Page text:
Wednesday, June 5, 2024

Album Review: Pearl Jam - Dark Matter

Pearl Jam
Dark Matter
***and1/2 out of *****

Back in 2020 Pearl Jam released Gigaton and RtBE asked what exactly is needed from a new Pearl Jam album, comparing that record to late era Rolling Stones releases. Since then, the Stones themselves released an album and we sorta asked the same thing. Now Pearl Jam returns with Dark Matter, bringing onboard the exact same producer the Stones used, and the questions continue.  

For these legacy rock acts, will new songs ever compare to the back catalog that fans have lived with and sung in massive arenas for decades? Probably not. However, for this go around the veterans in Pearl Jam (Eddie Vedder – lead and backing vocals, guitar, piano Mike McCready – guitar, piano Stone Gossard – guitar Jeff Ament – bass guitar, guitar, baritone guitar, backing vocals (on "Running") Matt Cameron – drums, percussion) deliver a solid collection and a few tunes may actually hold their own next to the band's well-loved numbers down the road. 

Two of those that immediately spring to the head of the pack is "Upper Hand" and "Waiting For Stevie", taking different routes to stand out. On "Upper Hand" the band's organ work with spacey sounds infiltrate the proceedings with Pink Floyd like prog-vibes before exhaling in classic Pearl Jam style, wandering with ease and rock strength/vulnerability as it flows forward. "Waiting For Stevie" on the other hand goes right to PJ's wheelhouse as an anthemic rocker taking chunky riffs and pairing them with big bass, drums, and a soaring solo custom made to wrap up a festival set, before the band tacks on an odd ending that may or may not show up live.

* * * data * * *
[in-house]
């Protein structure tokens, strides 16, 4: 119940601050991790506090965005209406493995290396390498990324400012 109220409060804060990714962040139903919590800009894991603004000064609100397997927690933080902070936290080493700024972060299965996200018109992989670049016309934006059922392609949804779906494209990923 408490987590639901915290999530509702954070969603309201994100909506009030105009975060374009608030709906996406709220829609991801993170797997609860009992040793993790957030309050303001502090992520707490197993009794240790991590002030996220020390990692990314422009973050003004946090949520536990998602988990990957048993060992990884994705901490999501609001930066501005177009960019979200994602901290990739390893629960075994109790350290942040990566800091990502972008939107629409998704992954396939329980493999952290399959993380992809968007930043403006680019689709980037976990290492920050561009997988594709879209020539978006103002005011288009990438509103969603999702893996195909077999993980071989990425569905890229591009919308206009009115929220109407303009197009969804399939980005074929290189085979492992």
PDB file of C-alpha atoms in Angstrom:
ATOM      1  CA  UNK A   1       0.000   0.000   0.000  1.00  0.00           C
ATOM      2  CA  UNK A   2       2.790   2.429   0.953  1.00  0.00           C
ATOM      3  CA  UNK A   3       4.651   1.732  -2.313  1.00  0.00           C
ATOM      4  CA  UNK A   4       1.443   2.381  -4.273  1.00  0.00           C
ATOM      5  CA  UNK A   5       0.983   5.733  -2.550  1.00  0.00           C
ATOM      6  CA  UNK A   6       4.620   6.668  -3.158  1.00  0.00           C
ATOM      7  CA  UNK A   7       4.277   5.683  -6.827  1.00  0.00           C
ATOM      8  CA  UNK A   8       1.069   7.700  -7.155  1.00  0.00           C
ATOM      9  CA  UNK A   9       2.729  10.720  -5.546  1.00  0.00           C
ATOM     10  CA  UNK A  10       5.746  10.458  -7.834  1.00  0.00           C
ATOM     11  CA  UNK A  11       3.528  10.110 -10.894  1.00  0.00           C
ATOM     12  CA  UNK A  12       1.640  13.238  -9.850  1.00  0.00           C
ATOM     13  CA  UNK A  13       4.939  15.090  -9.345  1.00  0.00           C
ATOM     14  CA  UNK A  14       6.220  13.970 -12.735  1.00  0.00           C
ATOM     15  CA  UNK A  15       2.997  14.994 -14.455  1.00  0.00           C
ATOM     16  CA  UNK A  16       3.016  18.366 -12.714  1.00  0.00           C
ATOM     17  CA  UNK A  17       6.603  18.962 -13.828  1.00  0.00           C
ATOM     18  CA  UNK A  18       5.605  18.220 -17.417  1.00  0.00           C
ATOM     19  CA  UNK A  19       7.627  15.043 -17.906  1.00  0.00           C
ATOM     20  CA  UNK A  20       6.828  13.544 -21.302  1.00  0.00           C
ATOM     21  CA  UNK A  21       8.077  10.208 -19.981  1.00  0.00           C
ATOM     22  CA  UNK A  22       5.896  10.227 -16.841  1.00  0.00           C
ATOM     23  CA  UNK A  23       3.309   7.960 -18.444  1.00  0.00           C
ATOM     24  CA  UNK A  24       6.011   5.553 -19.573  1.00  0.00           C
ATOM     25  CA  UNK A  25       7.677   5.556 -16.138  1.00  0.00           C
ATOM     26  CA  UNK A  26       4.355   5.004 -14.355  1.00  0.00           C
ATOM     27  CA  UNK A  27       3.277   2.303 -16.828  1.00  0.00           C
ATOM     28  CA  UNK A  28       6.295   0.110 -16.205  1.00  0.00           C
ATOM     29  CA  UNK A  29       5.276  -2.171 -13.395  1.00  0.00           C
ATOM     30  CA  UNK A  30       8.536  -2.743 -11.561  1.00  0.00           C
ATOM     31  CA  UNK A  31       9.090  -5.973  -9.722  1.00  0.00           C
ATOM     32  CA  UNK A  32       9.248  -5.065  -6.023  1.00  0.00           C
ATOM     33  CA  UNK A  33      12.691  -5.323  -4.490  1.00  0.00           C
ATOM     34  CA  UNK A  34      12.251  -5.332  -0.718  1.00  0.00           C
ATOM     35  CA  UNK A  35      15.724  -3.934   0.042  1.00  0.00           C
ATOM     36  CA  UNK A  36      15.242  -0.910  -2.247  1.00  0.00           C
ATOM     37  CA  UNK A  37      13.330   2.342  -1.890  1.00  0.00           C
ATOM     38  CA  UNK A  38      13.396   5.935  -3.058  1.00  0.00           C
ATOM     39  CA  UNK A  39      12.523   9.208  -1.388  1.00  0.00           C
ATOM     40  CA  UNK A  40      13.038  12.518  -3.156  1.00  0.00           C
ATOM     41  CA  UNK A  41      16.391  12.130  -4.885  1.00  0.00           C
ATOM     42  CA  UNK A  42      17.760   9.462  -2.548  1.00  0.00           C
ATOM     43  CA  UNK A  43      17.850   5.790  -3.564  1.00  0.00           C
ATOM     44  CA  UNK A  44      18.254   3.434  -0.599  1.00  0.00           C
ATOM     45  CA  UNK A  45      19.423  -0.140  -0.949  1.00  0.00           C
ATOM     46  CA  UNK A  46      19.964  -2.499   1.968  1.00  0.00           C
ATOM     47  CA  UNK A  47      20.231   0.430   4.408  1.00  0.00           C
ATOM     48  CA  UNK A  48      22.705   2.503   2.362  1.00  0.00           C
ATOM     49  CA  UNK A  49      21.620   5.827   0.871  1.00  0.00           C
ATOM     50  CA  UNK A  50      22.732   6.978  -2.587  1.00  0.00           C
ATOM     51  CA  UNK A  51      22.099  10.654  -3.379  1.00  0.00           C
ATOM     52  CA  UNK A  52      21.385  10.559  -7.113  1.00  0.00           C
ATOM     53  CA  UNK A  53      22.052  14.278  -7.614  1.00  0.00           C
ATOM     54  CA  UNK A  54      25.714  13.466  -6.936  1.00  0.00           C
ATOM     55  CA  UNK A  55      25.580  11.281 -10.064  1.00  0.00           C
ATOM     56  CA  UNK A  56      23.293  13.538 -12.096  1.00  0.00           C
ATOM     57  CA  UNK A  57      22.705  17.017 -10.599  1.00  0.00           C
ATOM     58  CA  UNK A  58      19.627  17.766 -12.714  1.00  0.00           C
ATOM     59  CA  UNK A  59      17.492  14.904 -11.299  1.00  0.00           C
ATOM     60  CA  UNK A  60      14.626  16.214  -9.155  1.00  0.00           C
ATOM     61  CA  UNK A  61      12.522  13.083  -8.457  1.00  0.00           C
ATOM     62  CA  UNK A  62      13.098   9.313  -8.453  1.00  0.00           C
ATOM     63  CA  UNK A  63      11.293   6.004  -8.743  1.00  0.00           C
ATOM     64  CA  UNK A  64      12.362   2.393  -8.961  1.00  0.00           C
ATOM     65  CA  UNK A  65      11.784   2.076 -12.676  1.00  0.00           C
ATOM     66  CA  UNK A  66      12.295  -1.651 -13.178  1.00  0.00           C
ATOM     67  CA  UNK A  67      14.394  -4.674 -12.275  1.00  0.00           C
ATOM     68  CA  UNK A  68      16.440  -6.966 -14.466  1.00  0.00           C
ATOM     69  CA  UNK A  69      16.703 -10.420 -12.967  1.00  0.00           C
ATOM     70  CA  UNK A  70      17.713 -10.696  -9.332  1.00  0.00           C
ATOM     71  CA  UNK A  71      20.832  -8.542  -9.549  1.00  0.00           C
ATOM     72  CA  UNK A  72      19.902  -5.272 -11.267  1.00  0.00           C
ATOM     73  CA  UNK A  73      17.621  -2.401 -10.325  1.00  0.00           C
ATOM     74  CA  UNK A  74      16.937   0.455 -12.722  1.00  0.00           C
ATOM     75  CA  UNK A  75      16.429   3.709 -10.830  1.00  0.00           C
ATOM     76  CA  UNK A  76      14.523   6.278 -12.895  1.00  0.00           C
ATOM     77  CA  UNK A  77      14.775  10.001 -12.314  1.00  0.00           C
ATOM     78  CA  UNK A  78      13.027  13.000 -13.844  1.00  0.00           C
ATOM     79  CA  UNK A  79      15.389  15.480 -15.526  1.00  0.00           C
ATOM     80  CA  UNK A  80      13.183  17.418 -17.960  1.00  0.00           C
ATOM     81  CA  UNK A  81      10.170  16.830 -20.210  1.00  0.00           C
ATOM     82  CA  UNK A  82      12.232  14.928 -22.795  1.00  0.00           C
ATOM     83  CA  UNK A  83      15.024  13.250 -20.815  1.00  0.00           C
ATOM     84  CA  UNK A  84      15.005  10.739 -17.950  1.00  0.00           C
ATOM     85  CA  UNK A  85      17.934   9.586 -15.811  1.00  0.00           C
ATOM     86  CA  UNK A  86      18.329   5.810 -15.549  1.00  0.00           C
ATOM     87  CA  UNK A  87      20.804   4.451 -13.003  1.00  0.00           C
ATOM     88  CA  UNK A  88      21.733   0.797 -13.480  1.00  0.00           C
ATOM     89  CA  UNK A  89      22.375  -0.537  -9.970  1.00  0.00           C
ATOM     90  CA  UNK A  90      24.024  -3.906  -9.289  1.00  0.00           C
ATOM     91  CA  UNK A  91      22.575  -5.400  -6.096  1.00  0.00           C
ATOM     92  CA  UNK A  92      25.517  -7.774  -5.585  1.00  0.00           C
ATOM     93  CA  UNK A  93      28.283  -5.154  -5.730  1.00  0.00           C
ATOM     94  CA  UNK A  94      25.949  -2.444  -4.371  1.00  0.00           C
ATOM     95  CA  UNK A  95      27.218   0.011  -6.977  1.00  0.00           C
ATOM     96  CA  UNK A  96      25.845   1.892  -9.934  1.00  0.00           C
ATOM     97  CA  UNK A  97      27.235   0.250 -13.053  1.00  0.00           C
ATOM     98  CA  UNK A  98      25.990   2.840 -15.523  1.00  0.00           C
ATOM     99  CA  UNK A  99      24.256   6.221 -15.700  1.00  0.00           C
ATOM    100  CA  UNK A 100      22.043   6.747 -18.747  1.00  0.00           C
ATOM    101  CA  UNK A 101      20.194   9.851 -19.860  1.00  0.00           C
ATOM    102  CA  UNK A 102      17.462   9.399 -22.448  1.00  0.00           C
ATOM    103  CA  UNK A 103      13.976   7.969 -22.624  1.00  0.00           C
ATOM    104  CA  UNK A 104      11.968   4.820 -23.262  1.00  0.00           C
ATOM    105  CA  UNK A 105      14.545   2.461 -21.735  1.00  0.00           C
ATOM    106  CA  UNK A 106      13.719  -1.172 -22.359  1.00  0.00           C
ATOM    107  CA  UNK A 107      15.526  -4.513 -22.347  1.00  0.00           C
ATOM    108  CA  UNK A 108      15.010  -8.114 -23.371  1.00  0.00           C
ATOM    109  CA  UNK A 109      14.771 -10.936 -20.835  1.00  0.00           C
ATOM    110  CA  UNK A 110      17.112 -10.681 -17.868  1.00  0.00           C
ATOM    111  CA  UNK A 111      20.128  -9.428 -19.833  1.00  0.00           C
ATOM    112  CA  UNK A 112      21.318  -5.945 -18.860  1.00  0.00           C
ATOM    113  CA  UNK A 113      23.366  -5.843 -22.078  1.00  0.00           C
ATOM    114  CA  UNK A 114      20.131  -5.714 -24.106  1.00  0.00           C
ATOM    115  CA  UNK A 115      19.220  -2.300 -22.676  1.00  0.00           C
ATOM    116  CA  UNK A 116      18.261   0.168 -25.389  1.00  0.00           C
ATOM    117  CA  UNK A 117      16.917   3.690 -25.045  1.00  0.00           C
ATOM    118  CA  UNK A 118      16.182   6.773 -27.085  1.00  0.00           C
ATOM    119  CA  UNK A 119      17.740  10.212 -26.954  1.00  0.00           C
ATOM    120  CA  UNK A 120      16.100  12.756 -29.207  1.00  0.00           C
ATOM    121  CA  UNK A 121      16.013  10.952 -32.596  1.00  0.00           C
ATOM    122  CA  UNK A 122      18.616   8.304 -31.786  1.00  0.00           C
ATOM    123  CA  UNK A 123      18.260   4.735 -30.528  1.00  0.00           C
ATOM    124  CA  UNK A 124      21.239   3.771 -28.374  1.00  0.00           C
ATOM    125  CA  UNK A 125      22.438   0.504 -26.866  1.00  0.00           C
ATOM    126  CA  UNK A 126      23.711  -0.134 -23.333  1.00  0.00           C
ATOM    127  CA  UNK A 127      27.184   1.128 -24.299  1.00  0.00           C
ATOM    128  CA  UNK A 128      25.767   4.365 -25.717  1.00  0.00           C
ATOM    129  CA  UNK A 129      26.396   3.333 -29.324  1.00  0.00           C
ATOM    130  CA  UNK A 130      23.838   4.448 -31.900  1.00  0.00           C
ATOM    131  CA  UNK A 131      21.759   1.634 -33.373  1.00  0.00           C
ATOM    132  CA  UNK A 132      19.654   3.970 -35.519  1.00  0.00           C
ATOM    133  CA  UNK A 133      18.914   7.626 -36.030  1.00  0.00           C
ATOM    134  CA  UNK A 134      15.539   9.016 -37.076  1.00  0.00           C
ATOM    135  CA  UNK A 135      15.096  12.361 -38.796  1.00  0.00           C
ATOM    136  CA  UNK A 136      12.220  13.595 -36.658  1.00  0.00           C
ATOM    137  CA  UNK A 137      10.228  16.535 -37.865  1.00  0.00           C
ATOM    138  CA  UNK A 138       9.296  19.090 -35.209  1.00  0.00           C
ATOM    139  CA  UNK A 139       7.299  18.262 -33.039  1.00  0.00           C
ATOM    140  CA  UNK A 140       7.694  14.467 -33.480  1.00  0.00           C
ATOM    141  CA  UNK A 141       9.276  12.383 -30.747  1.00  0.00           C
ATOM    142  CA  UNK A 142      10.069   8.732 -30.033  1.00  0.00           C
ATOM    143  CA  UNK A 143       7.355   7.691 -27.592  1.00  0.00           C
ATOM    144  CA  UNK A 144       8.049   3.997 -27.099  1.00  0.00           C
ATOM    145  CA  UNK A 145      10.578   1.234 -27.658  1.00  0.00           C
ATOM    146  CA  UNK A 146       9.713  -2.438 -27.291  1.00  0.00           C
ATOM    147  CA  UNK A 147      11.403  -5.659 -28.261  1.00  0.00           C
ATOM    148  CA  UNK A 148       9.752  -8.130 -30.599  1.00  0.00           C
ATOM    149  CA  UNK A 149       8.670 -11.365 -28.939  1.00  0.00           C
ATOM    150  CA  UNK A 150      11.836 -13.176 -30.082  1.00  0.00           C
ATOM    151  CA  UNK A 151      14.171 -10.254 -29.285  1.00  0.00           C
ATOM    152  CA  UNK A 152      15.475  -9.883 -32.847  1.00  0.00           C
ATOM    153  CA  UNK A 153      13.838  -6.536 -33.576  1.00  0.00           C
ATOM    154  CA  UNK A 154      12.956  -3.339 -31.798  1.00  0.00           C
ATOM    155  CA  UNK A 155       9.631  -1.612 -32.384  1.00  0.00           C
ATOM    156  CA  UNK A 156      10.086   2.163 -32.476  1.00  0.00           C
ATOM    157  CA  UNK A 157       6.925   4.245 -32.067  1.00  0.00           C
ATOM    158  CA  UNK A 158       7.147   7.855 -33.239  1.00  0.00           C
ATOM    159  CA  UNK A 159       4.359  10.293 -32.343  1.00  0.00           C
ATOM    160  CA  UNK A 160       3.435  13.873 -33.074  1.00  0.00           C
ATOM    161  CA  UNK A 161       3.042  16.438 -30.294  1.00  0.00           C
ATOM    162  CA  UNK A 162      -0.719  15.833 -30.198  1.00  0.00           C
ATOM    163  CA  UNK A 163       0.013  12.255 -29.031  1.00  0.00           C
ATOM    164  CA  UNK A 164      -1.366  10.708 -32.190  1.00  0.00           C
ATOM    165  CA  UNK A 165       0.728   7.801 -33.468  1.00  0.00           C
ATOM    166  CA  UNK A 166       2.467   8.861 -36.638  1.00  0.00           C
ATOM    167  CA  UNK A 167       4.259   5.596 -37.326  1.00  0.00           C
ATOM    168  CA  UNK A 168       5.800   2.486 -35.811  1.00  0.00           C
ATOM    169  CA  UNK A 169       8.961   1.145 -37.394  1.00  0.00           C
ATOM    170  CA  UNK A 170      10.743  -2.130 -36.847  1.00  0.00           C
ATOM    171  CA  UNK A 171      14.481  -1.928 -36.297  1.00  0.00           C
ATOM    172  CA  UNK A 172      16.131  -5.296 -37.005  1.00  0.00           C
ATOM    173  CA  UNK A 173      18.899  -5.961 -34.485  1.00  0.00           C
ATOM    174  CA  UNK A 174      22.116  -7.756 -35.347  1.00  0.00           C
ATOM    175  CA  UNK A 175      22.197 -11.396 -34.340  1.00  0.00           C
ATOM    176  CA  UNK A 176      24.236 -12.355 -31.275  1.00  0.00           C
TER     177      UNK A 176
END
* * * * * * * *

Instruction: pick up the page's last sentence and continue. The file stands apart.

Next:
Where the recent Rolling Stones effort was wrapped up tight in a modern sound by producer (as well as credited songwriter) Andrew Watt, his influence on PJ is different, trying more to get them to return to their heyday. The sound is crisp yet not overly modern, in fact "Something Special" plays like a throwback John Lennon solo song with layered vocals and easy flowing charm. Perhaps the finale "Setting Sun" is overblown a bit, but Pearl Jam themselves have never been known for understatements.   

The opening "Scared of Fear" uses swirling sounds to start but moves directly into the hard rock with a catchy chorus from Vedder whose voice has not lost a step. The band is always game to flirt with punk sounds (here on the slamming "Running") but on Dark Matter they also drop a topnotch post-punk influenced number "Respect, Respond" which has some dance ready riffs buried in the rock as the grooves bump and a killer guitar solo closes things. 

The maudlin "Wreckage" is a bit too much, but it is the only effort that feels this way as "Got To Give" earns it's full blown climax and the pop influenced "Won't Tell" gets in and gets out without feeling overly drawn out. The excellent title track thumps and bangs with a great groove and ripping riffs, energetic and touching all the right notes you would want a new PJ title track to soar towards.     

Overall Dark Matter is much stronger than what was expected from the longtime rockers as Pearl Jam sounds locked in and moving forward with confidence on their best album since 2006's self-titled release
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